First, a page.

Facebook isn't a chair or a cake, as the company has suggested in recent ads, but rather a credit card with similar drawbacks and incentives for users.
Facebook has become a kind of currency for the digital world, not unlike credit cards. A growing number of websites and apps require a Facebook account to use –- or at least to get — the full experience. And just as not having a credit history may hurt your chances when being considered for big purchases like a house or car, not having a Facebook profile may raise red flags when being evaluated by new acquaintances, potential roommates or even recruiters for jobs.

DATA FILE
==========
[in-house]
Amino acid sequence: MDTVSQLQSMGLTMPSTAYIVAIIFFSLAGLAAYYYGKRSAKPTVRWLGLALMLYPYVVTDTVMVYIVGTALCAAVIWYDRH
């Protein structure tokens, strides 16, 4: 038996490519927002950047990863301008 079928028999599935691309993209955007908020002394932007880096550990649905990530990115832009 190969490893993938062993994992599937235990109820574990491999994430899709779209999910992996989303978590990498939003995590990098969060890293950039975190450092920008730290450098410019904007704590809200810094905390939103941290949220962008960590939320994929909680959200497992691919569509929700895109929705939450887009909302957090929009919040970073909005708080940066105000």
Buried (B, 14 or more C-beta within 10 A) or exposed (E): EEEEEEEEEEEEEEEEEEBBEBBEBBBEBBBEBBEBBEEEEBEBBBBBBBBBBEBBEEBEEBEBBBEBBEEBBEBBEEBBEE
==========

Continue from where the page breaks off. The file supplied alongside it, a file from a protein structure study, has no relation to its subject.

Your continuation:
Facebook isn’t a chair or a cake — as the company has suggested in its first-ever advertising campaign — it’s a credit card. That may not have quite the same positive ring to it, but it’s arguably a better message to send investors as it speaks to the strength of the company’s business model in the long run. The bigger the downside to leaving Facebook, the less likely it is to suffer the same fate as MySpace — even if it takes away its users’ voting rights or starts to bombard users with ads.